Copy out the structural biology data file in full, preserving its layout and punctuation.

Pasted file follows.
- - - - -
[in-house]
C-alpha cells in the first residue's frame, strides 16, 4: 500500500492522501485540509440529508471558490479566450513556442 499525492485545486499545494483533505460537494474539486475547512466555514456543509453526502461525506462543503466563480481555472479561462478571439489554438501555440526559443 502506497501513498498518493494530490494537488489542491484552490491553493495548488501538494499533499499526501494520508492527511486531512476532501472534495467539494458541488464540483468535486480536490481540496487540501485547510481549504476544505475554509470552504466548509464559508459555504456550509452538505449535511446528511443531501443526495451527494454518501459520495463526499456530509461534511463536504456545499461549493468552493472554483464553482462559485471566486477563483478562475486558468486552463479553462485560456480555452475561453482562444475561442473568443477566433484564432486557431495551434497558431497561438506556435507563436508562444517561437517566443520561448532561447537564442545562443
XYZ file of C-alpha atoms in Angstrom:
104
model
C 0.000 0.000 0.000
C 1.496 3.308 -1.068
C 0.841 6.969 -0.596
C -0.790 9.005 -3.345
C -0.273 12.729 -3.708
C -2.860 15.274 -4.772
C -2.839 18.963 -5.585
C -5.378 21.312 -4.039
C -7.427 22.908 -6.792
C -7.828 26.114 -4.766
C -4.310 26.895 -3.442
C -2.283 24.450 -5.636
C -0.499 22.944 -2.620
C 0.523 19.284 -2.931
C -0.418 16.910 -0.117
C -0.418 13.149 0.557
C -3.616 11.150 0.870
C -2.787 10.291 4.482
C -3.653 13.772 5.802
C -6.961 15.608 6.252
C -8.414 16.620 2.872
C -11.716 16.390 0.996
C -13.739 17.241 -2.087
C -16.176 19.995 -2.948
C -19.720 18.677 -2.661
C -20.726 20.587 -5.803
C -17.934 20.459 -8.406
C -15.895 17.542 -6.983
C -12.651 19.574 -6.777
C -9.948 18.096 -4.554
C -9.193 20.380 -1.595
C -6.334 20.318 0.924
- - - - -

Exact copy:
[in-house]
C-alpha cells in the first residue's frame, strides 16, 4: 500500500492522501485540509440529508471558490479566450513556442 499525492485545486499545494483533505460537494474539486475547512466555514456543509453526502461525506462543503466563480481555472479561462478571439489554438501555440526559443 502506497501513498498518493494530490494537488489542491484552490491553493495548488501538494499533499499526501494520508492527511486531512476532501472534495467539494458541488464540483468535486480536490481540496487540501485547510481549504476544505475554509470552504466548509464559508459555504456550509452538505449535511446528511443531501443526495451527494454518501459520495463526499456530509461534511463536504456545499461549493468552493472554483464553482462559485471566486477563483478562475486558468486552463479553462485560456480555452475561453482562444475561442473568443477566433484564432486557431495551434497558431497561438506556435507563436508562444517561437517566443520561448532561447537564442545562443
XYZ file of C-alpha atoms in Angstrom:
104
model
C 0.000 0.000 0.000
C 1.496 3.308 -1.068
C 0.841 6.969 -0.596
C -0.790 9.005 -3.345
C -0.273 12.729 -3.708
C -2.860 15.274 -4.772
C -2.839 18.963 -5.585
C -5.378 21.312 -4.039
C -7.427 22.908 -6.792
C -7.828 26.114 -4.766
C -4.310 26.895 -3.442
C -2.283 24.450 -5.636
C -0.499 22.944 -2.620
C 0.523 19.284 -2.931
C -0.418 16.910 -0.117
C -0.418 13.149 0.557
C -3.616 11.150 0.870
C -2.787 10.291 4.482
C -3.653 13.772 5.802
C -6.961 15.608 6.252
C -8.414 16.620 2.872
C -11.716 16.390 0.996
C -13.739 17.241 -2.087
C -16.176 19.995 -2.948
C -19.720 18.677 -2.661
C -20.726 20.587 -5.803
C -17.934 20.459 -8.406
C -15.895 17.542 -6.983
C -12.651 19.574 -6.777
C -9.948 18.096 -4.554
C -9.193 20.380 -1.595
C -6.334 20.318 0.924